May 1, 2021 — The Morning After V-Day
“It’s been a long time coming,” sang The Tragically Hip, in their smouldering 1991 ballad “Long Time Running.” “It’s well worth the wait.“
I’ve always loved that 30-year-old song; from Road Apples, it’s one of the quieter tunes in The Hip’s repertoire, released during a long-ago time when most of us had the good fortune to only be exposed to pandemics through medieval history classes. Obviously Gord Downie wasn’t singing about COVID-19 vaccination, but the song came to my mind yesterday, my long-anticipated V-Day, after I received my AstraZenaca shot from a friendly Pharmasave pharmacist on Bank Street.
Of course a wave of relief and gratitude washed over me in the moments immediately after the big jab — I mean, as recently as last fall, there was no certainty that a vaccine would be forthcoming this year at all, and never did I expect to be eligible for an appointment in the same month as my mother. The latest research suggests that the AstraZenaca shot is almost 90 percent effective at curbing hospital admissions from COVID-19 within 4–5 weeks of the initial dose. All hail scientific endeavour!
It’s almost impossible to overstate the reassurance of being protected from the horrifying ravages of this awful virus — by chance, it was also yesterday when I read a truly shocking pandemic mortality comparison: in only 14 months following Canada’s first COVID-19 death on March 8, 2020, 24,204 Canadians have died of the virus. To put this numbing figure in context, approximately 45,000 Canadians died during World War Two, which extended for nearly six years, from 1939 to 1945.
However, in the short-term, and even as the vaccination campaign in Ontario further ramps up — on April 29, it was announced that all adults will be eligible to book appointments by the week of May 24 — not a whole lot will change: masks will continue to be worn, concerts and other live events will remain almost exclusively virtual. But eventually these precautions and other public health orders will be rescinded, and life will begin to return to normal. (Perhaps there will even be RedBlacks games: the Canadian Football League is now hoping that restrictions will be loosened by August 5, the newly proposed start date for its revamped 14-game season.) Though exactly when these changes might be put into effect remains fully unclear — as Globe and Mail columnist Robyn Urback noted, “Canadian health officials face an added communications challenge in trying to explain why a single dose of vaccine is believed to be effective enough to stretch the interval between doses by up to four months, but simultaneously not effective enough to allow partially vaccinated individuals to ease up on some restrictions.”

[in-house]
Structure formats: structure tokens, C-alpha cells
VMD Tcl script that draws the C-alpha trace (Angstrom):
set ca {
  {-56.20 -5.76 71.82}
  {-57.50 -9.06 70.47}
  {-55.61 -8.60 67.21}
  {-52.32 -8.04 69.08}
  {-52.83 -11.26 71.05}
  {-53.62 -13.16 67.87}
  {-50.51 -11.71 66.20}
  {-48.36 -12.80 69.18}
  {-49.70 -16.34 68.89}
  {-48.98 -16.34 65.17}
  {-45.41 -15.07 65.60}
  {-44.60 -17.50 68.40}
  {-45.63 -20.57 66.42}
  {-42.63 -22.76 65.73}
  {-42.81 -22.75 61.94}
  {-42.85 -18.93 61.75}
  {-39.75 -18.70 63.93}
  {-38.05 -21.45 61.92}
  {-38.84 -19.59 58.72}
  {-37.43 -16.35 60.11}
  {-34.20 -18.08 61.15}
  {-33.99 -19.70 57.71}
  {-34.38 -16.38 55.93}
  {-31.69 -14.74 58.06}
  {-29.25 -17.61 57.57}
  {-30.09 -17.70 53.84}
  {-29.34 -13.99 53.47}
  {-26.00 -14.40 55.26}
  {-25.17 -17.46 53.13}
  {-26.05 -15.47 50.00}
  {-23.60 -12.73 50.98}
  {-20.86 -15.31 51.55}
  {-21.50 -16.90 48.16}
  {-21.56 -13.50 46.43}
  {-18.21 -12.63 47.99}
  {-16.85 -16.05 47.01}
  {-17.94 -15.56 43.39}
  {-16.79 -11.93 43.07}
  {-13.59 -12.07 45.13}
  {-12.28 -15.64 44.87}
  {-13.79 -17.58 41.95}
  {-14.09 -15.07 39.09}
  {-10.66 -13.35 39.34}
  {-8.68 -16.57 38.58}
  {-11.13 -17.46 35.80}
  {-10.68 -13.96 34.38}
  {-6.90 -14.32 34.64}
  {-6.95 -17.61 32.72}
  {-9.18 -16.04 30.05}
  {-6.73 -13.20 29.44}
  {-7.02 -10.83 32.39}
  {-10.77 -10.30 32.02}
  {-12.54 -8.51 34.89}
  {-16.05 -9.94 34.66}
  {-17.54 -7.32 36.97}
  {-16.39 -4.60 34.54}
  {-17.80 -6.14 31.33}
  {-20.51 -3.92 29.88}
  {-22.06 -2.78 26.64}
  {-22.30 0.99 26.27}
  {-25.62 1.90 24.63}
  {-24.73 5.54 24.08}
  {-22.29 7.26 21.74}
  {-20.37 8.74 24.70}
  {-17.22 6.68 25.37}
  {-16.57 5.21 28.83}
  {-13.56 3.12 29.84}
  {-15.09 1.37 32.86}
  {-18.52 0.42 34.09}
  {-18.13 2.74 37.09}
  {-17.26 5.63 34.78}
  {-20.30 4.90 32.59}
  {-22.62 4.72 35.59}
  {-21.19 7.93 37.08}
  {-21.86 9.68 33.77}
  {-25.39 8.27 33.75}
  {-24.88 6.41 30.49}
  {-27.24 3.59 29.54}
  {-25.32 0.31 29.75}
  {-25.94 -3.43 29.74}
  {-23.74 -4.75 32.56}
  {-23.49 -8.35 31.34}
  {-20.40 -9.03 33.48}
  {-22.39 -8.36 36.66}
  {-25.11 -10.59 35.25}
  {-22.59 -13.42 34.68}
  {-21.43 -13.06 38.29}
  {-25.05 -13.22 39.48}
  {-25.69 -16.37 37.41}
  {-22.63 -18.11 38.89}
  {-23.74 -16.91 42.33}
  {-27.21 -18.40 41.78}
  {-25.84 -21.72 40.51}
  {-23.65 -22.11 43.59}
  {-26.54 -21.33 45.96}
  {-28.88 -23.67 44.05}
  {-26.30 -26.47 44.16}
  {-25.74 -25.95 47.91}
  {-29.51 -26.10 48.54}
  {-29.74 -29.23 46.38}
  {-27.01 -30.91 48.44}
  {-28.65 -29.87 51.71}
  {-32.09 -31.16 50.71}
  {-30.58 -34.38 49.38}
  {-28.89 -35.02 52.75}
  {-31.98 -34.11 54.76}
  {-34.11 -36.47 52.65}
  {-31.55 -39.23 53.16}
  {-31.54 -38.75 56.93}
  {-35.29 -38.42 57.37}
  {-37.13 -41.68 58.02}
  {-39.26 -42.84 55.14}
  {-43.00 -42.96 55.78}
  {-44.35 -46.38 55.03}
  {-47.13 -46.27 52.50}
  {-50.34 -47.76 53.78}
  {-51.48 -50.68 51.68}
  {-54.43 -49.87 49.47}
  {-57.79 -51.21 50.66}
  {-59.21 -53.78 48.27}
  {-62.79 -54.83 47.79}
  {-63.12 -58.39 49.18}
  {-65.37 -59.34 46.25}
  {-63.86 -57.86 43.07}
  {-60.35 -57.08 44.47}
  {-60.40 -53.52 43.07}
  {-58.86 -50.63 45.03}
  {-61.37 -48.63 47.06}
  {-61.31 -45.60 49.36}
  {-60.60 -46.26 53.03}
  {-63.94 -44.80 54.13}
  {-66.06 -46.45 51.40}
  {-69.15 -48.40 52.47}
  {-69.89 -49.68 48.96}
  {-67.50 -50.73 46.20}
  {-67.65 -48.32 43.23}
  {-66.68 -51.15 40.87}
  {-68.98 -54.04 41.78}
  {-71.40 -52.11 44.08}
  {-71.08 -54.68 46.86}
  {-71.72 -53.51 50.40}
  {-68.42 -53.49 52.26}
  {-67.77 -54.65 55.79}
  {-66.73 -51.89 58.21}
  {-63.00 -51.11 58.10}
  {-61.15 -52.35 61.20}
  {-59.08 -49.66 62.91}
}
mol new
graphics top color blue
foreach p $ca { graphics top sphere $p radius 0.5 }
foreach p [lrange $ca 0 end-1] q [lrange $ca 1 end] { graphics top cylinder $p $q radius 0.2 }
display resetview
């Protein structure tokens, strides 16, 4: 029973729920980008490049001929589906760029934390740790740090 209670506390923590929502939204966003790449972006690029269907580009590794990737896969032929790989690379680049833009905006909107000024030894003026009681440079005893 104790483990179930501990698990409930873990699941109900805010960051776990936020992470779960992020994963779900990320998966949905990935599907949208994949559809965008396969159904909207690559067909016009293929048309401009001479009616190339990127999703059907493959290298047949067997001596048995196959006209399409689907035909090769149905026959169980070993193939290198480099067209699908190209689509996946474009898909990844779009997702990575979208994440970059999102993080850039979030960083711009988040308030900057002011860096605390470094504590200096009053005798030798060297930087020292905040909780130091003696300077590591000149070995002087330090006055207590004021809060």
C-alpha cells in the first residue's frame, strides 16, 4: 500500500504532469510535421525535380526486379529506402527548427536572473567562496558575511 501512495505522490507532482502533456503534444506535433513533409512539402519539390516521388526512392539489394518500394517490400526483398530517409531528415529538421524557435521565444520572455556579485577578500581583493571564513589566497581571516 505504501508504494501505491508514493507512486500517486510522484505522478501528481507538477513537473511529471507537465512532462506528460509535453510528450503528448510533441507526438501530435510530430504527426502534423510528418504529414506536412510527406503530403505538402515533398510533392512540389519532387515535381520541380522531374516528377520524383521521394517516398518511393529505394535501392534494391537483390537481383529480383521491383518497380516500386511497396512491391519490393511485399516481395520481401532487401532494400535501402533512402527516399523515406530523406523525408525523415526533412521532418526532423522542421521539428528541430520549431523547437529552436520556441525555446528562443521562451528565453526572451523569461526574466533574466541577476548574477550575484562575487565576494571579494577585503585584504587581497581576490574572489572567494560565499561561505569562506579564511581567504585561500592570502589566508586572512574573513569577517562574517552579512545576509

But all in good time, I suppose. For now, just over 24 hours after my shot, I’m just hoping to feel better soon. Around 11 hours after the appointment, my evening went swiftly downhill; I started to experience typical flu symptoms — achiness, chills and extreme tiredness. Better this morning, but I remain entirely lacking in energy. Ironically, yesterday morning Marie-Pierre, my director at work, sent me a very tongue-in-cheek article from McSweeneys: written by Talia Argondezzi, and entitled “Vaccine Side Effect, Or Have You Just Been Alive For 40 Years?”, the spoof quiz suggested that, post-vaccine, “You may be feeling fatigued — not ordinary tiredness, but a profound, bone-deep weariness, like you’re clothed in a suit of chainmail, or like the air has suddenly become as heavy as a truck pressing you into your couch.” According to the answer key, these symptoms are indicative of either mild side effects from the vaccine, or that “You’ve been alive for at least 40 years. Congratulations on getting the vaccine, which comes with a free 24-hour excuse for feeling like the complete fucking garbage you always do.” Well, even if the correct answer is “both,” Argondezzi pretty much hit the nail on the head for how I felt yesterday evening. But it’s a very small price to pay, to understate the obvious.